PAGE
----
Cause Of Foul Pine Nut Taste Befuddles Scientists
Scientists on the trail of "pine nut mouth," a nasty metallic aftertaste that some people get after eating the tender little nuts, have been stumped in their latest effort to zero in on the cause of the mysterious affliction.
Pine nut mouth first surfaced in 2000, when a person in Belgium complained about an intensely bitter taste in the mouth after eating the nuts. The taste can persist for one to two weeks. That's more than enough to put people off pesto forever, as NPR's Selena Simmons-Duffin discovered when she was afflicted with pine nut mouth after eating some nuts sprinkled on a salad.
A few weeks after the nasty sensation disappeared, and she hasn't had problems since. But she won't be trying them again anytime soon. "It's not worth it," Simmons-Duffin says.
Speculation has long raged as to whether the culprit is a Chinese variety of pine nut, Pinus armandii. It wasn't traditionally eaten in Europe and the United States, where most cases of pine nut mouth have cropped up, but has made its way into the global market in recent years.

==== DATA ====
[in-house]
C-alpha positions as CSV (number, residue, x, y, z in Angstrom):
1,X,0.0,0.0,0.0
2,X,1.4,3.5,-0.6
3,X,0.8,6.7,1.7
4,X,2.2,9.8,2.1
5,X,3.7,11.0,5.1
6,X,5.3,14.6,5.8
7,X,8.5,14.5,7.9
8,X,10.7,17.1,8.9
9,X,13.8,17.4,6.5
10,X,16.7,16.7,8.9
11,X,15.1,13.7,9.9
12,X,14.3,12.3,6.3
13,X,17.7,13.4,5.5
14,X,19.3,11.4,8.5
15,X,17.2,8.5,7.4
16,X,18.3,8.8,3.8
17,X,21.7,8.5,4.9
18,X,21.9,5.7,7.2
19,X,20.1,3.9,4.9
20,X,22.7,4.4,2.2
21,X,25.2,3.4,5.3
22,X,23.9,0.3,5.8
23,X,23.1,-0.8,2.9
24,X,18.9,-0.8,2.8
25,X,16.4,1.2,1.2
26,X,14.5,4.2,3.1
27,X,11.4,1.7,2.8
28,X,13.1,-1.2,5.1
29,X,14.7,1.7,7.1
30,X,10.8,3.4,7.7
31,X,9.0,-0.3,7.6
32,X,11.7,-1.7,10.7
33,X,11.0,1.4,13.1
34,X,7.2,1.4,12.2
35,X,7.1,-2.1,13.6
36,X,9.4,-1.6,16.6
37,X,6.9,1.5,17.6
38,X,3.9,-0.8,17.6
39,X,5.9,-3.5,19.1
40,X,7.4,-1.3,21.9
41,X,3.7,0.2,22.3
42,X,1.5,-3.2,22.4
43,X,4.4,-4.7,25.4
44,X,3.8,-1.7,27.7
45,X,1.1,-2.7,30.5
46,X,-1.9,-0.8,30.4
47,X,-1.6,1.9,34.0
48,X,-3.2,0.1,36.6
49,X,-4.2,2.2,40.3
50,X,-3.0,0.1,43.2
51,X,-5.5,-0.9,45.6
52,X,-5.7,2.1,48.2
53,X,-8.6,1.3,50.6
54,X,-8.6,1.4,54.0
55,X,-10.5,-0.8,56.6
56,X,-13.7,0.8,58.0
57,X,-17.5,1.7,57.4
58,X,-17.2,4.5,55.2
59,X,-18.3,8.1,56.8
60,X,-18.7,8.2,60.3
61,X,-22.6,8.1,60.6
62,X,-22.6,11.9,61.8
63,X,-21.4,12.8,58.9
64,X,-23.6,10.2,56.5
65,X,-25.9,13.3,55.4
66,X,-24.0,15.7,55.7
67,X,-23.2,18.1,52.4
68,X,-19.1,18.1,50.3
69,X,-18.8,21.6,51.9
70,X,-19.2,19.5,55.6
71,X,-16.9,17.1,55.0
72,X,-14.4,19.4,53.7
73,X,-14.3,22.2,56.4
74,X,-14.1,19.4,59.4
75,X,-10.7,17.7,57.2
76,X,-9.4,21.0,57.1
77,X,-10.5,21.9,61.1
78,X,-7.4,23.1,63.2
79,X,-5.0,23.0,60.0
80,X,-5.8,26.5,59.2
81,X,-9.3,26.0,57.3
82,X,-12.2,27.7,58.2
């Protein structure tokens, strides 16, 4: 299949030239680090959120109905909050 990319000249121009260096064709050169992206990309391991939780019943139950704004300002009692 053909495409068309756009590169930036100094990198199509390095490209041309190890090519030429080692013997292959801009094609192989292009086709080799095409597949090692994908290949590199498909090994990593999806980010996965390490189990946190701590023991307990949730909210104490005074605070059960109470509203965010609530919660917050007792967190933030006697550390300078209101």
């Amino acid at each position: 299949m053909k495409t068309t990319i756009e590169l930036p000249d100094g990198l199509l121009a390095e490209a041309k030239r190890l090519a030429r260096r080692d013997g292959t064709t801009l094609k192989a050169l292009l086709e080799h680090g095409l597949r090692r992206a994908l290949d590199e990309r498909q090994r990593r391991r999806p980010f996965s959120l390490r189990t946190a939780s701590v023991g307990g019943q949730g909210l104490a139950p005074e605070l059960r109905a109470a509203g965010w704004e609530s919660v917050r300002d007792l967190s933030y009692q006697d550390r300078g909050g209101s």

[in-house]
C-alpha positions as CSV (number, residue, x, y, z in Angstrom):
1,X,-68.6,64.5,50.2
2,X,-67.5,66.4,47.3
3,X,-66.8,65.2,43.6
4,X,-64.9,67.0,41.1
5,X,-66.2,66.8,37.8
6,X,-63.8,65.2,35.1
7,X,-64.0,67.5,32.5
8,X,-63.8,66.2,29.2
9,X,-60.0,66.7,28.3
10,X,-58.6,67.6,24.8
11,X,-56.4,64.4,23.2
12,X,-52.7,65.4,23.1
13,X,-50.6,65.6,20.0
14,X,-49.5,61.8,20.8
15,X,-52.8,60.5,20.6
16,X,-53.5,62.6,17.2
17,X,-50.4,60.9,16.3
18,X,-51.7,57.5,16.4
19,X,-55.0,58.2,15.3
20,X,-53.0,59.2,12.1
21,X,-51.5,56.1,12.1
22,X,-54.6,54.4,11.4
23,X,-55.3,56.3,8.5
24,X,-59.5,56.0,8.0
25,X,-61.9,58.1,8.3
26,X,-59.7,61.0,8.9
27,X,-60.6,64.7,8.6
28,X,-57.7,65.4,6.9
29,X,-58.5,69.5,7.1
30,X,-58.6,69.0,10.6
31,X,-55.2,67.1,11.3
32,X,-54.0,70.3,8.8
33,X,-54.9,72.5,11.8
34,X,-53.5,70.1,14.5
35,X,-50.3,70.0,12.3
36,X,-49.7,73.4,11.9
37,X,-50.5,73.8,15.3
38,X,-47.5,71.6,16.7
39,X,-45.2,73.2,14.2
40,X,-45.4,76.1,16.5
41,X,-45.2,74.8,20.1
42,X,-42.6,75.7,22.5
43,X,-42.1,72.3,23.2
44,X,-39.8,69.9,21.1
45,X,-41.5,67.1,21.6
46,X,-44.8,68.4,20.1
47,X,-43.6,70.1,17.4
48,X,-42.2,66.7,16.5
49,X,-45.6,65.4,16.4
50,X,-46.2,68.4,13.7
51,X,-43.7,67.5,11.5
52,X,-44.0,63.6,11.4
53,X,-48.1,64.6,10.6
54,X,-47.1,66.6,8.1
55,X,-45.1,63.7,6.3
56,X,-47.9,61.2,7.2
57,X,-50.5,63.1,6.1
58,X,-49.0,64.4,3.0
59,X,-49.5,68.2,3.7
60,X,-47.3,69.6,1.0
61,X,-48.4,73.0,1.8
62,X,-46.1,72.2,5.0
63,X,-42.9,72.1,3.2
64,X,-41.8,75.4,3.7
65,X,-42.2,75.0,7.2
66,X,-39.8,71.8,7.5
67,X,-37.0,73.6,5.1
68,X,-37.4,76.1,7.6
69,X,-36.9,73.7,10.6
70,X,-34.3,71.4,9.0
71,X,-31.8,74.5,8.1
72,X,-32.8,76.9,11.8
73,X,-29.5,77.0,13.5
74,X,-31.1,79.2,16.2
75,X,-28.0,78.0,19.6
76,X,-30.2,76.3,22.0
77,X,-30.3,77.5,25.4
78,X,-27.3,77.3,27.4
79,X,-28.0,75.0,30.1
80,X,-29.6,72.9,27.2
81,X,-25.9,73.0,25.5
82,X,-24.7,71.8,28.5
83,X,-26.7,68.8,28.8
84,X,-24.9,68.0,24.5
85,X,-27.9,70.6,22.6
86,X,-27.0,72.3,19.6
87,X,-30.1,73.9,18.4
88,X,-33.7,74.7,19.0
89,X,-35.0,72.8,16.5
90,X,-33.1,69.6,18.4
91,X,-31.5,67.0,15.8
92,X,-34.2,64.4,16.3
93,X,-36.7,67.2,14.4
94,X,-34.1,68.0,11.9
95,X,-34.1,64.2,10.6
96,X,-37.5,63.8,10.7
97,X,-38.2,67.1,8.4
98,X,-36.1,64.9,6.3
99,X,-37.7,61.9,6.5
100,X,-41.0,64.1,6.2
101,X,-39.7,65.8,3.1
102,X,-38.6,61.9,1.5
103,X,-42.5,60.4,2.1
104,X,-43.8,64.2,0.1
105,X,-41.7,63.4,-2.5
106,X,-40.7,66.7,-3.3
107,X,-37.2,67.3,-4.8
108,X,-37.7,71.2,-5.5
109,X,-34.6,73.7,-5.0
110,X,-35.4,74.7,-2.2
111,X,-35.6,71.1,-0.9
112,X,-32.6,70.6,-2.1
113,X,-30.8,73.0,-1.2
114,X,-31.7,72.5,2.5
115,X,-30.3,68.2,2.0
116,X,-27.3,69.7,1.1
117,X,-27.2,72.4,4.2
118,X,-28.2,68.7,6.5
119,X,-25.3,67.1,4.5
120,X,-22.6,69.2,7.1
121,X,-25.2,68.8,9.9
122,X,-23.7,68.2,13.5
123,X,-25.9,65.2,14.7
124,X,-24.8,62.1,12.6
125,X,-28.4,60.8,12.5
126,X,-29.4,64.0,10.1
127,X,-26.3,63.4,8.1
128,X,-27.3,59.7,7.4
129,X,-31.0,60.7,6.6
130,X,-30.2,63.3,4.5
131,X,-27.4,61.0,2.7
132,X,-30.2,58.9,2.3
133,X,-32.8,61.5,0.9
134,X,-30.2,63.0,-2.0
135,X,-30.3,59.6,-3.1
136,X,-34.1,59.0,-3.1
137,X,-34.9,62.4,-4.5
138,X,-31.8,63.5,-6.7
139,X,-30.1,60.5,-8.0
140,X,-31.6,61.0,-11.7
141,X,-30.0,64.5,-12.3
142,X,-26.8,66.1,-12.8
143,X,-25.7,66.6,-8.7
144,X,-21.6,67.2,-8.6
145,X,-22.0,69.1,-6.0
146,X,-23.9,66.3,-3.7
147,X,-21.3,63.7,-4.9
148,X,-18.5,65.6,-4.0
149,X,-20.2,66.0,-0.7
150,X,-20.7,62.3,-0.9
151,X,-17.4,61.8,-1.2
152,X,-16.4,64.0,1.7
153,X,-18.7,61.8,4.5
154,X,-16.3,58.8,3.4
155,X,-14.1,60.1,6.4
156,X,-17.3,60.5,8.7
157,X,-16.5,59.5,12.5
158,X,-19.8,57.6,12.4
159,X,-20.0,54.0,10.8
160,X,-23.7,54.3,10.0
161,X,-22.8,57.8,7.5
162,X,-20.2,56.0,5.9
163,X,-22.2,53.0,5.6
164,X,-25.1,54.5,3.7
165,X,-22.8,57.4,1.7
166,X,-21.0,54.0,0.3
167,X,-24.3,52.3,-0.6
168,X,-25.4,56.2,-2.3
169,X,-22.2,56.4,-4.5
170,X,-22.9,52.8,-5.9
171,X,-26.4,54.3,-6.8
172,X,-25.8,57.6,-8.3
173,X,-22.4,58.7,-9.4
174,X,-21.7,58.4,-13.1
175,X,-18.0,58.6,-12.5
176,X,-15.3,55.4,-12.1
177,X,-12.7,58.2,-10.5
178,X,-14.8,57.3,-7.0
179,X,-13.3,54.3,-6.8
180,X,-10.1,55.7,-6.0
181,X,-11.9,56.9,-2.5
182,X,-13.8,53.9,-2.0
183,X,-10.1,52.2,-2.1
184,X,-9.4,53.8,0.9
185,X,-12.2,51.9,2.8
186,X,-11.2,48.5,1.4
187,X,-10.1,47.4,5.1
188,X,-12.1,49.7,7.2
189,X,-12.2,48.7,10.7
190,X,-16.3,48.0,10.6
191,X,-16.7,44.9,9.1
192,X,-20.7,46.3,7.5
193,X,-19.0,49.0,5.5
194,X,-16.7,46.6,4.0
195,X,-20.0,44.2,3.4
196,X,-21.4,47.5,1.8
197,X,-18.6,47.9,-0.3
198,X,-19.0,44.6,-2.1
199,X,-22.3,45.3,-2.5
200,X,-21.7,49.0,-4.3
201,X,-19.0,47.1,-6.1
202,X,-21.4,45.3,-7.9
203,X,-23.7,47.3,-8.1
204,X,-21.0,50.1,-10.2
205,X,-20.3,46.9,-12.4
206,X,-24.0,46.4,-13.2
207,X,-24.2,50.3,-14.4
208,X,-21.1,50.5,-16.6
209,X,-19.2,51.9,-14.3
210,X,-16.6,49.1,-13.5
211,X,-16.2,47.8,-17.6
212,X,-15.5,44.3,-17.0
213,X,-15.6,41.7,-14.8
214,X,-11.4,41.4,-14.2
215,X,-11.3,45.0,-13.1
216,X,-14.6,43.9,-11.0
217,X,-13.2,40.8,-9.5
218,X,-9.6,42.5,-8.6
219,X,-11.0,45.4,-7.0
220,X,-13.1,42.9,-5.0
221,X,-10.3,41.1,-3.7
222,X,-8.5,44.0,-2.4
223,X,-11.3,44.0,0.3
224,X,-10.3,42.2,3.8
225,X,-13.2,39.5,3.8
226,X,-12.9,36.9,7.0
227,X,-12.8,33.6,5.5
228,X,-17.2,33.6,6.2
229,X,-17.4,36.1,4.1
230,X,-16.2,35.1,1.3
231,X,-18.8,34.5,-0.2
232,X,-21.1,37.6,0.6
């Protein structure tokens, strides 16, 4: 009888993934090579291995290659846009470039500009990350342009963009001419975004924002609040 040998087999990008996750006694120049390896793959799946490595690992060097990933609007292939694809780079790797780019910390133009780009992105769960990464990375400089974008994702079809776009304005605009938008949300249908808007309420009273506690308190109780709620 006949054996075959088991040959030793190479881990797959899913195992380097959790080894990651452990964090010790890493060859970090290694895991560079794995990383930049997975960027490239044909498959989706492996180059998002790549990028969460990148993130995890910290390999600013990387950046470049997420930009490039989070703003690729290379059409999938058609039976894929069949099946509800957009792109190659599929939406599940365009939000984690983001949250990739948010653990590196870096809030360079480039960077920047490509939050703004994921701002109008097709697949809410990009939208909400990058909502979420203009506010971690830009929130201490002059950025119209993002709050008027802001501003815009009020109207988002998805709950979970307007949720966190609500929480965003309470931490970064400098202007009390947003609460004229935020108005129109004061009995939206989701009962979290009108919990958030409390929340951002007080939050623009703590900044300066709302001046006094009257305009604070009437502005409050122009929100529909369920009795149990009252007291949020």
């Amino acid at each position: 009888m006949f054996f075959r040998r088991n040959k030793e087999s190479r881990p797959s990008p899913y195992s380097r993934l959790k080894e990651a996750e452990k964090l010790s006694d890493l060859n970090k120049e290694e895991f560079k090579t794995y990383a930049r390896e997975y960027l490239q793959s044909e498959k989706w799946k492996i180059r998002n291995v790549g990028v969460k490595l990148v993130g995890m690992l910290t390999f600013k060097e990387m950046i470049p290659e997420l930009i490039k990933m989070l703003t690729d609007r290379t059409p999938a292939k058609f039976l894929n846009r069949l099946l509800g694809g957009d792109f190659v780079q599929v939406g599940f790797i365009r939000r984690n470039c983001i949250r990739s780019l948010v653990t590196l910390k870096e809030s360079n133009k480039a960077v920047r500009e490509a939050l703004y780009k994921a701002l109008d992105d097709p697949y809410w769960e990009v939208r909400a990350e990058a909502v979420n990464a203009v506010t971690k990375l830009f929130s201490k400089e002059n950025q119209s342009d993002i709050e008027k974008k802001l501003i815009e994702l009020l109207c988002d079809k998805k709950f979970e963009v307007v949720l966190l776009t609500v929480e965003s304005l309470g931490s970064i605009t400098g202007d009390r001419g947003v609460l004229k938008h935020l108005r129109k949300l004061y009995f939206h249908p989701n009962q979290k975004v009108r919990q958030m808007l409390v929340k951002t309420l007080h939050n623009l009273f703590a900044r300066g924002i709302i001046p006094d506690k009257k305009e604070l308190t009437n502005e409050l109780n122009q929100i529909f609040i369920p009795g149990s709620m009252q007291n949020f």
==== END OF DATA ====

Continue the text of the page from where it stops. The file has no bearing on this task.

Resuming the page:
Still, there's no firm evidence that P. armandii is the culprit. So scientists at the U.S. Food and Drug Administration tried to solve the mystery by running pine nuts through a gas chromatograph, and testing nut DNA, a la CSI. They used 45 samples, including 17 that had been associated with cases of pine nut mouth.
The seeds are hard to tell apart just by looking at them. So they figured they'd get a chemical signature off the fatty acids in the nuts that could make it easier to sort problem pignoli from innocuous nuts.
The dual testing method was better at identifying the nut species. But then the scientists discovered a new problem.
They found that most of the pine nuts sold in the United States come from a mix of species, including P. armandii, confounding the chemical analysis. "This is a big limitation," Ali Reza Fardin-Kia, an FDA scientist who led the study, told The Salt.
When they deliberately mixed nuts from two species not associated with pine mouth, P. koraiensis and P. sibirica, the fatty acid profile came back looking like P. armandii.
Their research was published in the Journal of Agricultural and Food Chemistry.
Adding to the mystery is the fact that it's still unclear if it's the nuts or the people that are causing the problem. The scientists say it could be both.
Tests run in Europe have have not found any chemical contaminants, chemical residue, or bacteria on the nuts. Not everyone who eats the same nuts has problem, so some people may have a genetic variation in how they taste that causes the problem.
"No one knows why people respond to eating pine nuts with this bitter aftertaste," says Jeanne Rader, a supervising research chemist at the FDA and a coauthor of the new study. "We don't understand the physiology yet. Once that's better understood, the question of a species being responsible or not will be easier to answer."
In other words: This mystery remains a tough nut to crack.